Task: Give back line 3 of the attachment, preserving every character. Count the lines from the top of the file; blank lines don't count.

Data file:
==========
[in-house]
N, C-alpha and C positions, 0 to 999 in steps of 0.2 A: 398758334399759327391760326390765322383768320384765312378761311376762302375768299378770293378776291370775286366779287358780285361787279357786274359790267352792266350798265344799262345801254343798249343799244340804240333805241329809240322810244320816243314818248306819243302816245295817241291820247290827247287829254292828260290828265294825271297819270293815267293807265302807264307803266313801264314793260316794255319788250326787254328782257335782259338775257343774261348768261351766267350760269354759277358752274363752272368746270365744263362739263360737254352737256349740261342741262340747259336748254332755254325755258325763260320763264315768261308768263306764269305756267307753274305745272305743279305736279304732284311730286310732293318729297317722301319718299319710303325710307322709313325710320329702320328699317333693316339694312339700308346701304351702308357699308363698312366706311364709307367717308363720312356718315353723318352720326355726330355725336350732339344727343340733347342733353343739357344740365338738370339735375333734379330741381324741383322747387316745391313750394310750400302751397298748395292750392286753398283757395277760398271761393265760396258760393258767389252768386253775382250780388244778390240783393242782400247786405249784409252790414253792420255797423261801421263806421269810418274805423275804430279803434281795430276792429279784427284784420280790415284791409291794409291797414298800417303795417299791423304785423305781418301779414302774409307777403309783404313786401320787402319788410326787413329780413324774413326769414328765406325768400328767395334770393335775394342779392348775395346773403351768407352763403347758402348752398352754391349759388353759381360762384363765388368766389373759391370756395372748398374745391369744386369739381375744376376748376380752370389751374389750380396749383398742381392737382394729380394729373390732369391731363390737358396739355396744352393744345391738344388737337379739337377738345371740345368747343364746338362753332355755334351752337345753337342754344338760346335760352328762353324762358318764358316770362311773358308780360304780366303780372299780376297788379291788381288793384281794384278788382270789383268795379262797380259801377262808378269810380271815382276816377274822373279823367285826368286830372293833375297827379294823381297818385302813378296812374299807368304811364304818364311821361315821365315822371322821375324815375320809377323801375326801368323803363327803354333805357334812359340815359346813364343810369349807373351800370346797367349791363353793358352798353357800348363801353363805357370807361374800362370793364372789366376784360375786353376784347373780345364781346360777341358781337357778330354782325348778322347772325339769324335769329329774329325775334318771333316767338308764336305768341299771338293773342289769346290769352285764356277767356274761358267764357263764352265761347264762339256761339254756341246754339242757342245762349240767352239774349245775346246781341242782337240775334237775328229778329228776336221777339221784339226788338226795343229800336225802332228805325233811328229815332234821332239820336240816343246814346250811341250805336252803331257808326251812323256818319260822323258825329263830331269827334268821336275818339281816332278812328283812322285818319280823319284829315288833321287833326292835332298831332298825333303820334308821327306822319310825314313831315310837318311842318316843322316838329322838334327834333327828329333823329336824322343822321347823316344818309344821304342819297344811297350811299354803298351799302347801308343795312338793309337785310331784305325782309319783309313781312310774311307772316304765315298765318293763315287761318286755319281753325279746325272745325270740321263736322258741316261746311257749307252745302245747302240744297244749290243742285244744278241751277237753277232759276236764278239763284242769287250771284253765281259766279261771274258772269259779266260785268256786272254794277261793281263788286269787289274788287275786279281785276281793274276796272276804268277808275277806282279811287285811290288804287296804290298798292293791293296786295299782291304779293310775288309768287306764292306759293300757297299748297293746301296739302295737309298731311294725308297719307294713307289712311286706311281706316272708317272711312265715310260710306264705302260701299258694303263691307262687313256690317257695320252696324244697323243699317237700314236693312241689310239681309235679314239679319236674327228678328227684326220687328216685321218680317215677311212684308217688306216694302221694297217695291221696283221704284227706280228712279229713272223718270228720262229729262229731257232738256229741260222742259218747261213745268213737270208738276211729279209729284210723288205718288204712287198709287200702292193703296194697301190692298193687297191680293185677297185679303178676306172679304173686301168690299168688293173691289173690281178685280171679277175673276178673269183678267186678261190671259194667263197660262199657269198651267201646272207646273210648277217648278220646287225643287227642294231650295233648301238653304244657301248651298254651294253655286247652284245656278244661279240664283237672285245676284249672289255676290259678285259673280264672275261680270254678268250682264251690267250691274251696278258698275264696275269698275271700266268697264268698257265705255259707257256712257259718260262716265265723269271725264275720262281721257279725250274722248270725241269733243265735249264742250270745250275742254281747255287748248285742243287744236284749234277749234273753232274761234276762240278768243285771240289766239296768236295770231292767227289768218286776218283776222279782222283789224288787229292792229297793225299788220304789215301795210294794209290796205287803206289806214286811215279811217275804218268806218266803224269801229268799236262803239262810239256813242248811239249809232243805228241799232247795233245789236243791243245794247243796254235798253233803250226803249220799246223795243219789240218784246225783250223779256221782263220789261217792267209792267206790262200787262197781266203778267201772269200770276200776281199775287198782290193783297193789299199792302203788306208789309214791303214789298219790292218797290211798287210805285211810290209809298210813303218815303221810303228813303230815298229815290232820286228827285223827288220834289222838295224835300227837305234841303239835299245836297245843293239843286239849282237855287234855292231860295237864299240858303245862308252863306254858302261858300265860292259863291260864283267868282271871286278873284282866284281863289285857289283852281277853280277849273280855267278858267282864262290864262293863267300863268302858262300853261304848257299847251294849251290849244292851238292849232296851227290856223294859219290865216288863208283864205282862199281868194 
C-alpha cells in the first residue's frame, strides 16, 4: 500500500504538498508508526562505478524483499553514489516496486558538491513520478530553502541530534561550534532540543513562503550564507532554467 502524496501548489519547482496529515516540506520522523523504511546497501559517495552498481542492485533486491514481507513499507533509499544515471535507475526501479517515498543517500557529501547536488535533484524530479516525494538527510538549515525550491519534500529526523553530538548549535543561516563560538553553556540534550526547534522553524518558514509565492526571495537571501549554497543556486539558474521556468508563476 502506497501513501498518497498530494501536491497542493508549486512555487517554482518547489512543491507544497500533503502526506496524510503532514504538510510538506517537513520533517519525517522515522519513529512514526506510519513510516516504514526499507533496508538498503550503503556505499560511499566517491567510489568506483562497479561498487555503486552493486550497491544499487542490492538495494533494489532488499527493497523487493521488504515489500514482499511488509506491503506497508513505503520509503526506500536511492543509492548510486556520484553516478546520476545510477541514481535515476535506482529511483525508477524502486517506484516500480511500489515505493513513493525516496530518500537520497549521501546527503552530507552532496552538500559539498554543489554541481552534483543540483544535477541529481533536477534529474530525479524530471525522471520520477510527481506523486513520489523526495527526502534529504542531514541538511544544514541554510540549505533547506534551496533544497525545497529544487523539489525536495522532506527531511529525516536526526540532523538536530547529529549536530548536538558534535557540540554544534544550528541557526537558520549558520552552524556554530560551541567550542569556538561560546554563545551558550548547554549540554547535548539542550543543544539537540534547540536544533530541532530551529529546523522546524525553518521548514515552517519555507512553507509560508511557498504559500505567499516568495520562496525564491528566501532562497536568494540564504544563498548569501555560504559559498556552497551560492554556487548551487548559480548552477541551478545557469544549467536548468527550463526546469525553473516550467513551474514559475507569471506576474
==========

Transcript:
C-alpha cells in the first residue's frame, strides 16, 4: 500500500504538498508508526562505478524483499553514489516496486558538491513520478530553502541530534561550534532540543513562503550564507532554467 502524496501548489519547482496529515516540506520522523523504511546497501559517495552498481542492485533486491514481507513499507533509499544515471535507475526501479517515498543517500557529501547536488535533484524530479516525494538527510538549515525550491519534500529526523553530538548549535543561516563560538553553556540534550526547534522553524518558514509565492526571495537571501549554497543556486539558474521556468508563476 502506497501513501498518497498530494501536491497542493508549486512555487517554482518547489512543491507544497500533503502526506496524510503532514504538510510538506517537513520533517519525517522515522519513529512514526506510519513510516516504514526499507533496508538498503550503503556505499560511499566517491567510489568506483562497479561498487555503486552493486550497491544499487542490492538495494533494489532488499527493497523487493521488504515489500514482499511488509506491503506497508513505503520509503526506500536511492543509492548510486556520484553516478546520476545510477541514481535515476535506482529511483525508477524502486517506484516500480511500489515505493513513493525516496530518500537520497549521501546527503552530507552532496552538500559539498554543489554541481552534483543540483544535477541529481533536477534529474530525479524530471525522471520520477510527481506523486513520489523526495527526502534529504542531514541538511544544514541554510540549505533547506534551496533544497525545497529544487523539489525536495522532506527531511529525516536526526540532523538536530547529529549536530548536538558534535557540540554544534544550528541557526537558520549558520552552524556554530560551541567550542569556538561560546554563545551558550548547554549540554547535548539542550543543544539537540534547540536544533530541532530551529529546523522546524525553518521548514515552517519555507512553507509560508511557498504559500505567499516568495520562496525564491528566501532562497536568494540564504544563498548569501555560504559559498556552497551560492554556487548551487548559480548552477541551478545557469544549467536548468527550463526546469525553473516550467513551474514559475507569471506576474